Taking this as a basis, the object of the invention is to provide a cover of a hybridization chamber which has improved features for use.
The object is achieved by a cover with the features of claim 1. Advantageous embodiments of the cover are disclosed in the sub claims.
The cover of a hybridization chamber according to the invention has
The cover according to the invention can be connected by bonding the peripheral shoulder protruding from the lower face of the frame to the upper face of a support for a microarray or tissue sections. For example an adhesive is directly applied thereto or an adhesive tape used. When the frame is stuck on, the upper face can advantageously be used for the application of a compressing tool. For example the frame can be pressed on by rolling a cylindrical tool. The compression forces are directly introduced into the bond located thereunder.
A hybridization chamber is produced by joining the cover to the support. This can be filled with fluid through a filling hole, for example by attaching a pipette tip. The frame has a greater height than the cover wall. Therefore it is possible to form a relatively deep (for example funnel-shaped) filling hole into which a pipette tip can be sealingly inserted. Thus the introduction of air can be advantageously avoided during filling. The substantially flush sealing of the cover wall to the lower face facilitates steady and bubble-free filling with fluid of the cavity between the cover wall, shoulder and support. During filling, the air escapes out of the interior of the hybridization chamber through a ventilation hole.
The downwardly displaced cover wall has a greater flexibility than the frame. Possible loss of fluid, for example by evaporation or leakage can be compensated for by the bulging out of the cover wall toward the support. Introduction of air is thereby avoided. Optionally a pipette tip can be sealingly placed on a ventilation hole to draw off the fluid from the hybridization chamber. The cover wall displaced downwardly relative to the upper face of the frame facilitates the resilience of the entire cover. Consequently without the introduction of damaging forces in the support it can be more simply removed therefrom.
To attach pipette tips sealingly to the filling and ventilation holes, according to an embodiment the frame has a height of at least approximately 1.5 to 2 mm. For a resilient construction the cover wall has, according to an embodiment, a maximum wall thickness of approximately 1 to 2 mm.
According to an embodiment the frame is flat on the upper face and/or lower face and/or its outer face and/or inner face is inclined toward its upper face. As a result the sealed bond on the support and the flexibility of the cover is assisted.
On the upper face of the frame additional pressure can be exerted during hybridization on the frame, which assists the sealing of the adhesive joint. This is particularly advantageously possible with a planar upper face of the frame, plane parallel to the lower face. The pressure can for example be exerted via a plate on the frame.
According to an embodiment the frame is substantially rectangular and comprises filling and ventilation holes at diagonally opposing corners. Consequently steady filling, ventilating and optionally emptying of the hybridization chamber is assisted. According to an embodiment the frame bulges inwardly at the corners comprising filling and ventilation holes. These facilitate the filling and optionally the emptying process and the construction of a shoulder with a width which is advantageous for bonding with the support outside around the filling and ventilation holes.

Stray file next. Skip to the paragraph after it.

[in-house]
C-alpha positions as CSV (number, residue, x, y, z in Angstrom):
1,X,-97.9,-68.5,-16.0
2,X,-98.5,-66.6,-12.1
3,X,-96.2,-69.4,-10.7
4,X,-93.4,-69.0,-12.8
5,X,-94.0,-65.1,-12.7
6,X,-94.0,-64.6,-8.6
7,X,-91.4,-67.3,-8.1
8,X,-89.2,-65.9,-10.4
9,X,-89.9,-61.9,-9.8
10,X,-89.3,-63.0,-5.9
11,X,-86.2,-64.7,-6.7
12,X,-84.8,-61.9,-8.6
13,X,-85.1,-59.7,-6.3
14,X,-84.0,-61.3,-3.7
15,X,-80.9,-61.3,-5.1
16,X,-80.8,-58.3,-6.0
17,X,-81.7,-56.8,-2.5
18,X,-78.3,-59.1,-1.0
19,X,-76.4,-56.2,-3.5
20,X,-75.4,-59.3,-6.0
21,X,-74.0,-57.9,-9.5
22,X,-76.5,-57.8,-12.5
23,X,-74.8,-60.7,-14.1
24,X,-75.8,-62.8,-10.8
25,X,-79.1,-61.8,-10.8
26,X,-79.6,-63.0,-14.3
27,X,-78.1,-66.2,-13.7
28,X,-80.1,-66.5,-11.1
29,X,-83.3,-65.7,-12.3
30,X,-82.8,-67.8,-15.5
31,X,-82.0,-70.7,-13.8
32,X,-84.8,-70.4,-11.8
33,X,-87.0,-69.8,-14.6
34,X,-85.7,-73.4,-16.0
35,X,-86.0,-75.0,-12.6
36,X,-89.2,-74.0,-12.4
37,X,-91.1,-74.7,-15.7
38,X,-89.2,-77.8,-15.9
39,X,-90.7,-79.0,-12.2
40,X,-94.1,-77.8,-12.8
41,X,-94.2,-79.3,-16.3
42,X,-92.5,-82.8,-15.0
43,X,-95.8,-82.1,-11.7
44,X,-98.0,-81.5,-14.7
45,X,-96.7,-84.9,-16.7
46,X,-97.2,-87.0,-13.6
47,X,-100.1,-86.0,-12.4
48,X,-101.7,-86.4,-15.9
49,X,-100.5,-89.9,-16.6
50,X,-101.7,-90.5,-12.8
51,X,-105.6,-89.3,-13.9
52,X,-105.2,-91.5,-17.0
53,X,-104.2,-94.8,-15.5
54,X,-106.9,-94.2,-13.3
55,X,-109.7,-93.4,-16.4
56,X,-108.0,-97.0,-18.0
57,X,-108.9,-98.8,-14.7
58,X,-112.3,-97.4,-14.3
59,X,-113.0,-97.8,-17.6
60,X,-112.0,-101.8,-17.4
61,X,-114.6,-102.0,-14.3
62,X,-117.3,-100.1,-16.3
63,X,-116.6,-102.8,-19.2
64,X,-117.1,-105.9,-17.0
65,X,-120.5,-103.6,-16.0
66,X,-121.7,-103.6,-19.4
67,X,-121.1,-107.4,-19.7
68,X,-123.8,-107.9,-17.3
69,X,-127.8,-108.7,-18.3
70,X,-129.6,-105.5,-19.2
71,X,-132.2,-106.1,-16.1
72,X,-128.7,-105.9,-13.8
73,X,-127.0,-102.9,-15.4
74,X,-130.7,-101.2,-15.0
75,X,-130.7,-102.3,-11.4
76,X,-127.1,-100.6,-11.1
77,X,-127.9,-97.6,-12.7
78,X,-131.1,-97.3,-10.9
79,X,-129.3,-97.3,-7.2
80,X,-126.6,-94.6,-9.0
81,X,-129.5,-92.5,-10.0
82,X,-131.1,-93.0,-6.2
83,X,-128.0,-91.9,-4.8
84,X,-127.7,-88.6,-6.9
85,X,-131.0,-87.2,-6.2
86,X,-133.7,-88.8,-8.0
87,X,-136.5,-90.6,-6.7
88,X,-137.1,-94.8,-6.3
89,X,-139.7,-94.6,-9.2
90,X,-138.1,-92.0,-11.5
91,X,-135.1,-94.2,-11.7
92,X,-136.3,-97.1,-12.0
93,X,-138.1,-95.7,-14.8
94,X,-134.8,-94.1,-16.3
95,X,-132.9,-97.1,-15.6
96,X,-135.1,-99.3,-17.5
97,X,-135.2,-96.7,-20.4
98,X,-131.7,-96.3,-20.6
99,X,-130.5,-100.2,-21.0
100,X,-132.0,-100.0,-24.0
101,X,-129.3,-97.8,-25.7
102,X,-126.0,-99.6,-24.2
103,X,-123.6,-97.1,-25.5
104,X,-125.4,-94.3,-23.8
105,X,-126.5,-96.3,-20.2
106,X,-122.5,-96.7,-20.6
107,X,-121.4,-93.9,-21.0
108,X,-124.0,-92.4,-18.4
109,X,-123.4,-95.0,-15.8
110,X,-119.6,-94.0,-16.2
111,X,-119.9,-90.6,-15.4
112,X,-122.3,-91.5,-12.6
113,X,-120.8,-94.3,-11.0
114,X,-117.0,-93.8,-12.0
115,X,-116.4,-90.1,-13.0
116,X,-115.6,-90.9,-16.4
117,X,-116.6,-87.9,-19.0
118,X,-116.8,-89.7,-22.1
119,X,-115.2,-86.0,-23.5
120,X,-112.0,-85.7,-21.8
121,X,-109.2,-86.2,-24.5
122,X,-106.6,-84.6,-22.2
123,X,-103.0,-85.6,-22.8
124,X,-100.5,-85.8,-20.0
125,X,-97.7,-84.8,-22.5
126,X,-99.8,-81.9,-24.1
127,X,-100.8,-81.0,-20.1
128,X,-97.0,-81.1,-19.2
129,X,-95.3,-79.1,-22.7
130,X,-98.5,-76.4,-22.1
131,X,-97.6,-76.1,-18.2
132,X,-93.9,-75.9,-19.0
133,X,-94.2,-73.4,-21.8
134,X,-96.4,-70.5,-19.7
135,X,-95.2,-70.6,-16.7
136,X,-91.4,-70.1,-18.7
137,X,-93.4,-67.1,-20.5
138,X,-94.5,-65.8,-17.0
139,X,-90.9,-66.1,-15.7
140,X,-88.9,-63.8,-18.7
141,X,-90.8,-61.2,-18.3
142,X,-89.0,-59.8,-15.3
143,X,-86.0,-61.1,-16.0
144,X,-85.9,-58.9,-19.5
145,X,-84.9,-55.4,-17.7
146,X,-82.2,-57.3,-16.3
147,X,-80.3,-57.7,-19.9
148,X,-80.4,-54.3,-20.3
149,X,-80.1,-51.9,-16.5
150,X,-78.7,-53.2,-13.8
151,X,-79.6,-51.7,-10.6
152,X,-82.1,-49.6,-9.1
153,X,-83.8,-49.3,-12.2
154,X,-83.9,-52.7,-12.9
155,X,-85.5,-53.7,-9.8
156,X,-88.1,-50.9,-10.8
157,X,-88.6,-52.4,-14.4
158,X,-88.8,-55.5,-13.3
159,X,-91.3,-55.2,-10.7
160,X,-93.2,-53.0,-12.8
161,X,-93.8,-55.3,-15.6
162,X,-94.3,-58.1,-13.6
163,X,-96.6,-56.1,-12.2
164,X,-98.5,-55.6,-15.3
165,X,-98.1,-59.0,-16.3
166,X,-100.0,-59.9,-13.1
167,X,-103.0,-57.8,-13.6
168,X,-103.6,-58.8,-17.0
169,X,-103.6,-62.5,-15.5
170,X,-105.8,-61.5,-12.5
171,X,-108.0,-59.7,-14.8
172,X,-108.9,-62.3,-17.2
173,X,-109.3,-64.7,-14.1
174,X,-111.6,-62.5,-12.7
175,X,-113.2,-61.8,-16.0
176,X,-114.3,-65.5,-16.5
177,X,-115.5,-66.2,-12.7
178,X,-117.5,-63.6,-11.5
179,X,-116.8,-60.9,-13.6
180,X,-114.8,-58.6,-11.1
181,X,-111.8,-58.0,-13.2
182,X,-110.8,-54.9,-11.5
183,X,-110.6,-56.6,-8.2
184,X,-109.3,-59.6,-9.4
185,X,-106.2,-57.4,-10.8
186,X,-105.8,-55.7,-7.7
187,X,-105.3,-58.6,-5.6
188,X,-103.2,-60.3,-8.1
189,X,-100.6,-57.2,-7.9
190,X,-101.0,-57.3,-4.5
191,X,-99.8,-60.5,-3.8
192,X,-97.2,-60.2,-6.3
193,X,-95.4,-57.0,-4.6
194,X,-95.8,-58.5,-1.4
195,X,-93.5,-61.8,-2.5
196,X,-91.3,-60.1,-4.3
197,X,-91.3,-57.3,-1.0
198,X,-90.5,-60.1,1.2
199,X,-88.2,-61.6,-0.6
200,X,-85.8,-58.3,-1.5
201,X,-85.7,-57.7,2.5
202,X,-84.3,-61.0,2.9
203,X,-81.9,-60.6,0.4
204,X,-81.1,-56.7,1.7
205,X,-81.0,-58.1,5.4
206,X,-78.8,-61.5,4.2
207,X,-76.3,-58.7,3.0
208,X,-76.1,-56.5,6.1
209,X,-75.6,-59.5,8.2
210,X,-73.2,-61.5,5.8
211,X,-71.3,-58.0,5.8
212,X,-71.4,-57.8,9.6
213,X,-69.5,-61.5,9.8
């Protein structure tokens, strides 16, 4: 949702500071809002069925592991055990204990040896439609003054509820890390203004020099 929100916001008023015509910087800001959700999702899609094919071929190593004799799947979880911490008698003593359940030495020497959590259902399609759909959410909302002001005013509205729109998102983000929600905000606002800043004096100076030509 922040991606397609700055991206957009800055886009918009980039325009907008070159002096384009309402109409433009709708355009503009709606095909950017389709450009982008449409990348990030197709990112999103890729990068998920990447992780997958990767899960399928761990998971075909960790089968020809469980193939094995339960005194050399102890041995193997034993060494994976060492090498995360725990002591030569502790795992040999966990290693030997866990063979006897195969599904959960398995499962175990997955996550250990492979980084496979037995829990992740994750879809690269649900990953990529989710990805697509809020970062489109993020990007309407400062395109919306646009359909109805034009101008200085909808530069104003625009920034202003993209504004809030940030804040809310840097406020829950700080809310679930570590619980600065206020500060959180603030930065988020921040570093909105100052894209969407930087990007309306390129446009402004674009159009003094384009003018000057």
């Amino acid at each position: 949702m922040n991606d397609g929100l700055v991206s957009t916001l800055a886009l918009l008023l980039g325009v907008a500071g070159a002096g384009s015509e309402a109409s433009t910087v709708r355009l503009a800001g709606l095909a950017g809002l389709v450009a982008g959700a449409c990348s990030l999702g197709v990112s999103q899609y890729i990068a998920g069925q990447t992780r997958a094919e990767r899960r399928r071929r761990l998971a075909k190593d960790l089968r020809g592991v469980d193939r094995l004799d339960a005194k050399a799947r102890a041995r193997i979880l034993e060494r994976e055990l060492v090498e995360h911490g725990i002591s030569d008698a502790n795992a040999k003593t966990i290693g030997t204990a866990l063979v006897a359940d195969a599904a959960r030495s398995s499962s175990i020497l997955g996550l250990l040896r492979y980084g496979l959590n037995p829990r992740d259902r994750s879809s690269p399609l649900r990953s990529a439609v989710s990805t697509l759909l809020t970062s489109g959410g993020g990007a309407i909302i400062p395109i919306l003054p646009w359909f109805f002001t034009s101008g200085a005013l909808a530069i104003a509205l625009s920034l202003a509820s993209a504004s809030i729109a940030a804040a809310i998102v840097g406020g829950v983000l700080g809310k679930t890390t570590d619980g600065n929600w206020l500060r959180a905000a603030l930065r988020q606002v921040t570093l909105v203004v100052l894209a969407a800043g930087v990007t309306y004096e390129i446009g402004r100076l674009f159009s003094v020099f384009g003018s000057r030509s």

According to an embodiment the shoulder is substantially strip-shaped for a flat and sealed bond with the support.
According to an embodiment the shoulder is guided in a curved shape around the filling and ventilation holes and rectilinear therebetween. According to an embodiment the filling and ventilation holes widen at least in one portion toward the upper face of the frame, whereby an advantageous contact and sealing face is provided for a pipette tip. To this end the filling and ventilation holes according to a further embodiment comprise a receiver adapted to the end of the pipette tip.
According to an embodiment a tab protruding parallel to the plane of the frame is present on an outer face of the frame. The tab is advantageous in particular for correctly aligning the cover relative to a microarray on a support and for removing the cover from the support. Thus according to a further embodiment the underside of the tab is flush with the lower face of the frame.
According to an embodiment the frame comprises an indentation on an outer face. The indentation facilitates the space-saving arrangement of a plurality of identically constructed covers next to one another with the indentations facing one another. Moreover the construction of the injection point in the region of the indentation is advantageous.
According to an embodiment the cover is transparent in the region of the cover wall and/or the frame. This favours visual observation of the filling and optionally the emptying processes. A transparent plastic material is used for this. According to a further embodiment at least the region of the cover wall is crystal clear. This is achieved for example by the use of injection moulds with highly polished surfaces.
According to an embodiment the cover is manufactured from a thermoplastic polyurethane and/or from a soft PVC. Furthermore materials can be used which have one or more of the following characteristics: resilience, suitability for bonding, transparency, extrudability, least possible binding of and/or release of DNA or RNA and/or fluorescent material.